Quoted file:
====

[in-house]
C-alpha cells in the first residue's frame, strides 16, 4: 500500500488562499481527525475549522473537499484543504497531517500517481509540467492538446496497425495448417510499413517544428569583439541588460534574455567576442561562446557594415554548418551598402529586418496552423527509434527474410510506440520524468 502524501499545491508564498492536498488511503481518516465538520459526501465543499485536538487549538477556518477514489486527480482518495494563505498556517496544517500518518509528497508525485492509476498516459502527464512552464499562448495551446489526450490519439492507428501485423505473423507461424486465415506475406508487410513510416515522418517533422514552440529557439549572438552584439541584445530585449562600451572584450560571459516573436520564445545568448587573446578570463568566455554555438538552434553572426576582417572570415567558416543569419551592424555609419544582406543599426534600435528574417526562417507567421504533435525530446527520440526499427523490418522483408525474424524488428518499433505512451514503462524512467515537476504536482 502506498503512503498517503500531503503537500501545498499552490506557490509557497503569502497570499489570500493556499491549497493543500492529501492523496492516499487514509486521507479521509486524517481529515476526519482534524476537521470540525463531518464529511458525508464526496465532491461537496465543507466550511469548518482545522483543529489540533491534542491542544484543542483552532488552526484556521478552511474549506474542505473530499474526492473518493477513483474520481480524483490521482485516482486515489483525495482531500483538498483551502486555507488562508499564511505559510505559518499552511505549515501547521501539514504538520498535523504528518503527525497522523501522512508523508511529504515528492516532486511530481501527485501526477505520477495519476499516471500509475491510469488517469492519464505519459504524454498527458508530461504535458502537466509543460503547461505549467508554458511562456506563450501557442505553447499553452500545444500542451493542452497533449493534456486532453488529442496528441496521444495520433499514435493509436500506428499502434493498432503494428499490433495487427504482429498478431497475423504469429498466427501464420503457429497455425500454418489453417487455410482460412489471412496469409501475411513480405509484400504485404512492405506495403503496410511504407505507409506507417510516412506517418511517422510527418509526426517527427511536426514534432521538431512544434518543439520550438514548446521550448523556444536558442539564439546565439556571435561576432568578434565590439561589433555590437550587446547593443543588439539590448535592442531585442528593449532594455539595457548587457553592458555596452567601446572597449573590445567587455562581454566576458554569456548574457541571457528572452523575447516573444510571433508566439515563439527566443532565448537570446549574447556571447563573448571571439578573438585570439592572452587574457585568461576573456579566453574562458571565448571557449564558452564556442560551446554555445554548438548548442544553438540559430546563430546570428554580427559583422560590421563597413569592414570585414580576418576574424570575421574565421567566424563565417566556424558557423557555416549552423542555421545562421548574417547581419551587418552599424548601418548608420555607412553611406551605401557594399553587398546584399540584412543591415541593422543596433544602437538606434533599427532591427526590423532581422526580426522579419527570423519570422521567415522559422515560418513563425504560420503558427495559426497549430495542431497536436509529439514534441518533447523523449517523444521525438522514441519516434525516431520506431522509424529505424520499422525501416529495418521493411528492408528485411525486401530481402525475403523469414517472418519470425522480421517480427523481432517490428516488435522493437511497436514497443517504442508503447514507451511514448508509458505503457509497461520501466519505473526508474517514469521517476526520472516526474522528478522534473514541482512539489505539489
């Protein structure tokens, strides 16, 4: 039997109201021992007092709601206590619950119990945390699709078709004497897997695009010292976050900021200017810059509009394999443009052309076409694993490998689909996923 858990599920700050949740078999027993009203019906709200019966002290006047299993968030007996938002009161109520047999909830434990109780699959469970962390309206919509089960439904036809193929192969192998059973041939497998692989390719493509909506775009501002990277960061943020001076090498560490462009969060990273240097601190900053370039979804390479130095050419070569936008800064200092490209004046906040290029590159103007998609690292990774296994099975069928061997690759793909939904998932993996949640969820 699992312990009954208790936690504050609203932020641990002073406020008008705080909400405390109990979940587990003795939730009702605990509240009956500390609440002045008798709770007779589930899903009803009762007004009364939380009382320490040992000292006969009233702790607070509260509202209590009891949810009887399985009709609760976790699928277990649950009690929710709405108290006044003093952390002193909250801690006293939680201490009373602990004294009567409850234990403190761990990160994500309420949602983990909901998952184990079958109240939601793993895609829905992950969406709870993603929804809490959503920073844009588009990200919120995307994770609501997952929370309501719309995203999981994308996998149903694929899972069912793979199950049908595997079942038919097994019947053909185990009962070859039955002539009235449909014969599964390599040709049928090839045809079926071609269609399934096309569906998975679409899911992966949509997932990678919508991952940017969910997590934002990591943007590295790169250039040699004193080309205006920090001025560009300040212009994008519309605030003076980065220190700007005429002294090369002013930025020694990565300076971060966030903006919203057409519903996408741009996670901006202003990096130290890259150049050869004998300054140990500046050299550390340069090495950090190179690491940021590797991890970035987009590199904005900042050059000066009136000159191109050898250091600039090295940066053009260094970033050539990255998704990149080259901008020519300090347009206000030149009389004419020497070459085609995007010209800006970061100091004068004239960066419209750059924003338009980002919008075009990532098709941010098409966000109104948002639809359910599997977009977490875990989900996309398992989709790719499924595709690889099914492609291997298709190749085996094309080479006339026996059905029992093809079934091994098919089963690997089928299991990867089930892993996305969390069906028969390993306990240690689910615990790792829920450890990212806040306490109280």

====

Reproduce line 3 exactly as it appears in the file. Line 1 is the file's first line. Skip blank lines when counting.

């Protein structure tokens, strides 16, 4: 039997109201021992007092709601206590619950119990945390699709078709004497897997695009010292976050900021200017810059509009394999443009052309076409694993490998689909996923 858990599920700050949740078999027993009203019906709200019966002290006047299993968030007996938002009161109520047999909830434990109780699959469970962390309206919509089960439904036809193929192969192998059973041939497998692989390719493509909506775009501002990277960061943020001076090498560490462009969060990273240097601190900053370039979804390479130095050419070569936008800064200092490209004046906040290029590159103007998609690292990774296994099975069928061997690759793909939904998932993996949640969820 699992312990009954208790936690504050609203932020641990002073406020008008705080909400405390109990979940587990003795939730009702605990509240009956500390609440002045008798709770007779589930899903009803009762007004009364939380009382320490040992000292006969009233702790607070509260509202209590009891949810009887399985009709609760976790699928277990649950009690929710709405108290006044003093952390002193909250801690006293939680201490009373602990004294009567409850234990403190761990990160994500309420949602983990909901998952184990079958109240939601793993895609829905992950969406709870993603929804809490959503920073844009588009990200919120995307994770609501997952929370309501719309995203999981994308996998149903694929899972069912793979199950049908595997079942038919097994019947053909185990009962070859039955002539009235449909014969599964390599040709049928090839045809079926071609269609399934096309569906998975679409899911992966949509997932990678919508991952940017969910997590934002990591943007590295790169250039040699004193080309205006920090001025560009300040212009994008519309605030003076980065220190700007005429002294090369002013930025020694990565300076971060966030903006919203057409519903996408741009996670901006202003990096130290890259150049050869004998300054140990500046050299550390340069090495950090190179690491940021590797991890970035987009590199904005900042050059000066009136000159191109050898250091600039090295940066053009260094970033050539990255998704990149080259901008020519300090347009206000030149009389004419020497070459085609995007010209800006970061100091004068004239960066419209750059924003338009980002919008075009990532098709941010098409966000109104948002639809359910599997977009977490875990989900996309398992989709790719499924595709690889099914492609291997298709190749085996094309080479006339026996059905029992093809079934091994098919089963690997089928299991990867089930892993996305969390069906028969390993306990240690689910615990790792829920450890990212806040306490109280």